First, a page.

The 2018 Toyota C-HR is expected to compete with the Nissan Juke in a market that has slowly gained mainstream attention in the past couple of years. The C-HR, with its sharp exterior design, is expected to appeal to millennials and young professionals.
The Toyota C-HR looks impressive, and, on some angles, a bit futuristic. The crossover is nothing short of stylish, and on top of that one can pick conventional features like satellite radio, sunroofs, and a wide option for interior colors.
The C-HR moniker stands for "Coupe High-Rider." In essence, it combines elements of a coupe and integrates it into a crossover, according to Jalopnik. It is practical to drive, and easy to the eyes. Handling is well within decent and it has big usable interior space.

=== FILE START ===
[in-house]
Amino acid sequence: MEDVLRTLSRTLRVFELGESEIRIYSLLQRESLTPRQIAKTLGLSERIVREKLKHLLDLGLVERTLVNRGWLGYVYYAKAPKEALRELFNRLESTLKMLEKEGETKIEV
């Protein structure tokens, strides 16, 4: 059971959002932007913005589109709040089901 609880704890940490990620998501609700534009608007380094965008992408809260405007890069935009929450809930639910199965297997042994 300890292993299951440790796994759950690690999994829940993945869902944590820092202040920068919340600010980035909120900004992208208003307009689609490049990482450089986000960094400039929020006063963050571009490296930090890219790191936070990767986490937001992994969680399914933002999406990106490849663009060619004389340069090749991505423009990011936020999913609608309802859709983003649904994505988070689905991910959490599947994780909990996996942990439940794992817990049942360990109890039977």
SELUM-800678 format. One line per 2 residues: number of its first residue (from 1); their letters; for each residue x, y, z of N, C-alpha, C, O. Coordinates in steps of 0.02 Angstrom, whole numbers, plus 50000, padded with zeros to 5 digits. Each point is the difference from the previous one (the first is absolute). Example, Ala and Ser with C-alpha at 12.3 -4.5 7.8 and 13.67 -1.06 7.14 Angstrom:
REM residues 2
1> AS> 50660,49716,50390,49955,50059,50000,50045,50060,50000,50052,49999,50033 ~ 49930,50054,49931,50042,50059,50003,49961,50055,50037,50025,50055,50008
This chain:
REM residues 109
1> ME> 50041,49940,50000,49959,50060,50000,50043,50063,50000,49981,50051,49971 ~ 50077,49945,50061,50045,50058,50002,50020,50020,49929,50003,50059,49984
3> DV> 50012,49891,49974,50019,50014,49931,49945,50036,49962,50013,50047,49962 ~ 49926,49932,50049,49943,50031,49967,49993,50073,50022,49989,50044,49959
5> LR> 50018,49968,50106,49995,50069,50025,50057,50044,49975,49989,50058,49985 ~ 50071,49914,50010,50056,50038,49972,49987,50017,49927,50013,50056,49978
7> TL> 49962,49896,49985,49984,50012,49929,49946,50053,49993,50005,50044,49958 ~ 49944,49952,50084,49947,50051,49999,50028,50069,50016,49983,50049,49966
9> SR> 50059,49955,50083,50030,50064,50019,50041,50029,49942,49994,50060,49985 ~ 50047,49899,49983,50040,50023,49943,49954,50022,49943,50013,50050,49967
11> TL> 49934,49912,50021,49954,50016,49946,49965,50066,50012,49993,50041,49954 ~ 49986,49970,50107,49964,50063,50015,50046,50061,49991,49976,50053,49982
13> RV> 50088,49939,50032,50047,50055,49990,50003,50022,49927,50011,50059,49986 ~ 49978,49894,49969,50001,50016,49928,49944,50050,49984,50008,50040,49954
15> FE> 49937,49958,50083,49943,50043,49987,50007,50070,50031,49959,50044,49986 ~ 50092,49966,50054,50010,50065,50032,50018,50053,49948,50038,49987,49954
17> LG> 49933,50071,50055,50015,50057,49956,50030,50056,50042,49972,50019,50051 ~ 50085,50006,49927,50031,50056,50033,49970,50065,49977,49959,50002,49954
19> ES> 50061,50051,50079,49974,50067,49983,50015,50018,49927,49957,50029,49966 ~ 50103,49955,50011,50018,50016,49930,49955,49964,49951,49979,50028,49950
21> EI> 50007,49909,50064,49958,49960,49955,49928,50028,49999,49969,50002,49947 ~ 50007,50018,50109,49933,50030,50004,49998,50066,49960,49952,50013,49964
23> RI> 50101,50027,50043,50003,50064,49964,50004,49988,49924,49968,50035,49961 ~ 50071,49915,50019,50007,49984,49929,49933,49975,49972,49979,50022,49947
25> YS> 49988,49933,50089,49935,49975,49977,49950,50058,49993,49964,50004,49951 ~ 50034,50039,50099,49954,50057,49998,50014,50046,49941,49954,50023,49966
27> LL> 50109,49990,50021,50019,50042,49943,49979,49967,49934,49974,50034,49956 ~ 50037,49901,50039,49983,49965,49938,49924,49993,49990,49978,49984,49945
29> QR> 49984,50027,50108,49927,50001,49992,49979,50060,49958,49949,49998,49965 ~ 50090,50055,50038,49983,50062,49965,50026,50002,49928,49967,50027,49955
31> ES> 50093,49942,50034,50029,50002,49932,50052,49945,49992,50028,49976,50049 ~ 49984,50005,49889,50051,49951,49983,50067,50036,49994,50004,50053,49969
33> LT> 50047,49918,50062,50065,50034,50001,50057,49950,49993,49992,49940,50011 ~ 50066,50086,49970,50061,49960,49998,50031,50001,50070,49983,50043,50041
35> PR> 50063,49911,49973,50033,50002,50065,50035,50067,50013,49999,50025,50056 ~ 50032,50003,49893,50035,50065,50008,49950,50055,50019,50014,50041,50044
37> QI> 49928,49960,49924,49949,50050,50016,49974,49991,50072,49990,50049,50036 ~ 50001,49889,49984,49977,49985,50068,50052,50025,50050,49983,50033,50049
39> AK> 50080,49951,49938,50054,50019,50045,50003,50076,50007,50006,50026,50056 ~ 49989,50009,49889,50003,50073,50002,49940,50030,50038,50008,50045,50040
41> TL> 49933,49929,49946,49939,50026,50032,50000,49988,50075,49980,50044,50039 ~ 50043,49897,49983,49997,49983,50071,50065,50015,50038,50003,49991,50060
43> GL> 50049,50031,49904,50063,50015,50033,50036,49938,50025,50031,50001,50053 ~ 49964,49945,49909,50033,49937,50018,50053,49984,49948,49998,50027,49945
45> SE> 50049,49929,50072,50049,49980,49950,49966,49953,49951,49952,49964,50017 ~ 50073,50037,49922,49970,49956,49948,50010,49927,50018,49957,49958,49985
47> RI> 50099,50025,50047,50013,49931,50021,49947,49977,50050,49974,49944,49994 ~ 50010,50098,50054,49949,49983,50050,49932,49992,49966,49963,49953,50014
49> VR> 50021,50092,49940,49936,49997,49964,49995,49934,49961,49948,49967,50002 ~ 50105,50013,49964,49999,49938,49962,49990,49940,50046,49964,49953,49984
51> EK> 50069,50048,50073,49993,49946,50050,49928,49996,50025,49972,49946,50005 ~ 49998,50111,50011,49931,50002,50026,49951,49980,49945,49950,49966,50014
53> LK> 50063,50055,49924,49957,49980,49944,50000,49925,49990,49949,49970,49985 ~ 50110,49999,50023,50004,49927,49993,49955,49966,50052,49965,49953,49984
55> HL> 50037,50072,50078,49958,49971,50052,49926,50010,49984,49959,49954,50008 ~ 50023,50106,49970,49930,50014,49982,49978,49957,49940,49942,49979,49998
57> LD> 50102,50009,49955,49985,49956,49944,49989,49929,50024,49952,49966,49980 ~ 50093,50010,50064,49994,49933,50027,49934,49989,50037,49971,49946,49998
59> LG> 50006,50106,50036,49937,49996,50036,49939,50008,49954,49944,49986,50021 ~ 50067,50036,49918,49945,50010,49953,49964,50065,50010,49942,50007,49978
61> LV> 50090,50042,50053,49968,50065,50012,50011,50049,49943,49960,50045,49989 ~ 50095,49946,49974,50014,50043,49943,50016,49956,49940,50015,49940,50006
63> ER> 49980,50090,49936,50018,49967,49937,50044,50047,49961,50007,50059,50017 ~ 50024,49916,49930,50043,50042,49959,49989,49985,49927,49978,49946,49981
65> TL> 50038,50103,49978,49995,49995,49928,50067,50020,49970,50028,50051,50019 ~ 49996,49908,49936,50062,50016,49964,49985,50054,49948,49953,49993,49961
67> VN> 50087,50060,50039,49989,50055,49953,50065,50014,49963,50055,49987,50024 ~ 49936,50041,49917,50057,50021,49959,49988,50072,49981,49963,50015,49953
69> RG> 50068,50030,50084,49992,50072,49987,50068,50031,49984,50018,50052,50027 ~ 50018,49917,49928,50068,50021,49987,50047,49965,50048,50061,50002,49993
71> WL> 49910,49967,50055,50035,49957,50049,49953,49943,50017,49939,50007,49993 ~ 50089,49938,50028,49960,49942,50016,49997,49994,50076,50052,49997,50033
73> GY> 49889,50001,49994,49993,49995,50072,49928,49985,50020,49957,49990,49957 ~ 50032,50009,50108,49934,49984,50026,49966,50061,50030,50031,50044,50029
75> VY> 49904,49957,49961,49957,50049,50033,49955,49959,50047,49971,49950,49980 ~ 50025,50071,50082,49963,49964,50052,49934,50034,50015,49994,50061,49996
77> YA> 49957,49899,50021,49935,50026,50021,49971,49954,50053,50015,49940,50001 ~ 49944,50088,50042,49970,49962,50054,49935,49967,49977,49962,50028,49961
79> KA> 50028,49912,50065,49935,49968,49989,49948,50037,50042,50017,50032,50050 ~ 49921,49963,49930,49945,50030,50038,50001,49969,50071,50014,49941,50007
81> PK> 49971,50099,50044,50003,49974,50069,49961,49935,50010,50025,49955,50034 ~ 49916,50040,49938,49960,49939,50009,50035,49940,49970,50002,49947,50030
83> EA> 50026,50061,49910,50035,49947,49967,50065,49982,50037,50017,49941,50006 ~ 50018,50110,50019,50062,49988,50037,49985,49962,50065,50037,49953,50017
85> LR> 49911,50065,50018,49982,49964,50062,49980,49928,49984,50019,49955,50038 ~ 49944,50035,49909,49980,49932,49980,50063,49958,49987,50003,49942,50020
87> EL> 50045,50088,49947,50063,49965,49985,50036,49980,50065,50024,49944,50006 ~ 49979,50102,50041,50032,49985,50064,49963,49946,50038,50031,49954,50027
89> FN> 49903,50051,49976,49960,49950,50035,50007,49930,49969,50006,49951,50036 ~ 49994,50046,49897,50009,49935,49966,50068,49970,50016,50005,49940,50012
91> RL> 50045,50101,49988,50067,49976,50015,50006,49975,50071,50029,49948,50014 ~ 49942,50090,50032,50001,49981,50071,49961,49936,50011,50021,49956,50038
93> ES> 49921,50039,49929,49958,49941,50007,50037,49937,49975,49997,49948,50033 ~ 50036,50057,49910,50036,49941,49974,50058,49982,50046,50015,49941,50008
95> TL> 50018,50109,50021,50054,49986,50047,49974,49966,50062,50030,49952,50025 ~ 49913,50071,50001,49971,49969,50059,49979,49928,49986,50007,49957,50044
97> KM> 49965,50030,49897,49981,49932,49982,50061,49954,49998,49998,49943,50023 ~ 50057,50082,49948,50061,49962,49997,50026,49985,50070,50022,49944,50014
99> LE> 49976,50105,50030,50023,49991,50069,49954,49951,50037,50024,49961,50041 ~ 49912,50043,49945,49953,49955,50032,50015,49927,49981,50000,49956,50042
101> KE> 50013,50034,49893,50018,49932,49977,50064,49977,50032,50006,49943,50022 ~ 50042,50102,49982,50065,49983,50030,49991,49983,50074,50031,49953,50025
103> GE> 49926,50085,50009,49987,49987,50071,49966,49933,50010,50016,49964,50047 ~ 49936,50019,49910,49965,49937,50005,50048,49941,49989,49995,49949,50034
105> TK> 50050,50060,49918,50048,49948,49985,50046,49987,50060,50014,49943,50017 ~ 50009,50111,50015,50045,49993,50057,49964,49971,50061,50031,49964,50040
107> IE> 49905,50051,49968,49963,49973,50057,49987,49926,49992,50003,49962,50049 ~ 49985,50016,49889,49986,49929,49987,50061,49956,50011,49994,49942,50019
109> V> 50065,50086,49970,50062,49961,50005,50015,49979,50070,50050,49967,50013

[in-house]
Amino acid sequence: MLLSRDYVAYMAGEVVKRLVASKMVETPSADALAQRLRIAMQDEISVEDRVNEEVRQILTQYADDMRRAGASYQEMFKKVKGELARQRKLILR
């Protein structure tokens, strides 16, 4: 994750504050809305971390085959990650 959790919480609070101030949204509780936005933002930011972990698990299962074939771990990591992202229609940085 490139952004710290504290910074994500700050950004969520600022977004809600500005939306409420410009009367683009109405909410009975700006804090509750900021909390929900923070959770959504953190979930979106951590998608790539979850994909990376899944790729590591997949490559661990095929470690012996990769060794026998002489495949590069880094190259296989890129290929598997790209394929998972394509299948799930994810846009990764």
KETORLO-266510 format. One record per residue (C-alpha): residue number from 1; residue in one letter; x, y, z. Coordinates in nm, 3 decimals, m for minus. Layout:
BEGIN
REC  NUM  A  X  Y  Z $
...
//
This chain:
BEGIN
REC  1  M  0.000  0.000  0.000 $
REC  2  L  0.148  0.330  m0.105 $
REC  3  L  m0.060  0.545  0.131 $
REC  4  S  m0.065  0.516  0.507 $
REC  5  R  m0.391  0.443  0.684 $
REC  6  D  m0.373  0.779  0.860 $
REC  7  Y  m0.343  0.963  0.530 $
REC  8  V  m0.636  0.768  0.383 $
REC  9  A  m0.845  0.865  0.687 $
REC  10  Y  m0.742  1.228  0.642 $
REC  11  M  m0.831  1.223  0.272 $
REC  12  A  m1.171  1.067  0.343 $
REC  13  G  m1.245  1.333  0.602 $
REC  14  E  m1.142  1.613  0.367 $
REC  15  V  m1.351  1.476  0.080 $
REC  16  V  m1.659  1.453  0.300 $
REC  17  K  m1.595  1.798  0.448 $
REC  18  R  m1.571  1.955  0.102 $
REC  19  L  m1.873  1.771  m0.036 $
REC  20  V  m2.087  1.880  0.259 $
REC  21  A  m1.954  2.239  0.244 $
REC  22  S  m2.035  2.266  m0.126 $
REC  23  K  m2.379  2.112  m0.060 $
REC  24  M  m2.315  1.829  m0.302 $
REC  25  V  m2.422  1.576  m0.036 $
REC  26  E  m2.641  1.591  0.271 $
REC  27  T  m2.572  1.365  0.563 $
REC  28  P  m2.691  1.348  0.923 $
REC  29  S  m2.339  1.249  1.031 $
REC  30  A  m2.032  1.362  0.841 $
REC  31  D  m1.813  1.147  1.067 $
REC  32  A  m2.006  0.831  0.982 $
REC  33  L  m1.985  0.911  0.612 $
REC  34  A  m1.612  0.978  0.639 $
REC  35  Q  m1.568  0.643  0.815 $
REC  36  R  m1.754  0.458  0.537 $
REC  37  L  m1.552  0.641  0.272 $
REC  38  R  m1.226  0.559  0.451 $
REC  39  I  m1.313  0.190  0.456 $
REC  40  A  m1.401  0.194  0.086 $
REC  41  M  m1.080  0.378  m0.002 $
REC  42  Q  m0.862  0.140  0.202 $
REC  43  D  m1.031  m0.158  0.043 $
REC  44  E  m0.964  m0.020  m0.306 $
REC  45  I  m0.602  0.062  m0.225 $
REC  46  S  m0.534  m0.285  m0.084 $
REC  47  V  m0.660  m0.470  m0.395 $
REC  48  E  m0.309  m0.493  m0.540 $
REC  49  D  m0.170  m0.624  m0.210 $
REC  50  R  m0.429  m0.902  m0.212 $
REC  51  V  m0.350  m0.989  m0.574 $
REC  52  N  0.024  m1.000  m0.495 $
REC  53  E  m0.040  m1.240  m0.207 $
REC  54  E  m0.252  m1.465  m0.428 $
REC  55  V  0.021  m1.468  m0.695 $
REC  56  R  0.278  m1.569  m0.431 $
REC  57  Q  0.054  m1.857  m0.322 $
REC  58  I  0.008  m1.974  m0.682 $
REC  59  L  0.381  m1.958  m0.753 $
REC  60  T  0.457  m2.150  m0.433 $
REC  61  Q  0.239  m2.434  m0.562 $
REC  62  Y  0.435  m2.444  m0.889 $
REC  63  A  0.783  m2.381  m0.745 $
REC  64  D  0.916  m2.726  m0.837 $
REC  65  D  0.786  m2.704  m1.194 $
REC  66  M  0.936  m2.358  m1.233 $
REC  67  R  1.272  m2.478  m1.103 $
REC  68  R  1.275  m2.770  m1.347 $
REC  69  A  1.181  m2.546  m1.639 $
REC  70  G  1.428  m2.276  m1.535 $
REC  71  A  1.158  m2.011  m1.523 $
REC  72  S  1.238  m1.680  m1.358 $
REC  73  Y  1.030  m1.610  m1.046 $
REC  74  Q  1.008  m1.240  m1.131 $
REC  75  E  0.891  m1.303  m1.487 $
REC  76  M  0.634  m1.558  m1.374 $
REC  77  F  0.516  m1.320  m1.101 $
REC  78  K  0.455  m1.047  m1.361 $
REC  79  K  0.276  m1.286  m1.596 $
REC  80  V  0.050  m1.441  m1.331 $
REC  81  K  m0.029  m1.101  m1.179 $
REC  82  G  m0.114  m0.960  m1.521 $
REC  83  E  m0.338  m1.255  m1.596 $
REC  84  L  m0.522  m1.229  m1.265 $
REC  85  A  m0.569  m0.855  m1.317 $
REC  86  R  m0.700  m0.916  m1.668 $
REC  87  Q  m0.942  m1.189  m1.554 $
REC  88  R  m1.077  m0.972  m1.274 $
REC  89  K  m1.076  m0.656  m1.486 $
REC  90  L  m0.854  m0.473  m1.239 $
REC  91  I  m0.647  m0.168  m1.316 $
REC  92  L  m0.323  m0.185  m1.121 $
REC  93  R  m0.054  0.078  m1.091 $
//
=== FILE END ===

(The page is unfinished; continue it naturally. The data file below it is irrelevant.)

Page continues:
— CNET (@CNET) March 8, 2017
As part of its development, Toyota even went as far as enter the C-HR in the 24 Hours Nurburgring and use gathered information from that race in order to improve the production model. This simply shows that Toyota is committed to bringing not only a practical car, but with improved performance as well.
According to Car and Driver, the 2018 Toyota C-HR packs a 2.0liter four-cylinder engine with 144 horsepower and 136lb-ft of torque. All these power is delivered to the two front wheels through a CVT automatic transmission. Unfortunately, the C-HR is only available in front-drive variant. In terms of mileage, it has an impressive rating of 31mpg for highway, 27mpg for city, and 29mpg combined.
Aside from the Juke, the C-HR will also compete with the Fiat 500X, Jeep Renegade, Mazda CX-3, and Honda HR-V. The 2018 Toyota C-HR is expected to hit showrooms in April. The base XLE model costs $22,500 while the upgraded XLE Premium model costs $24,350.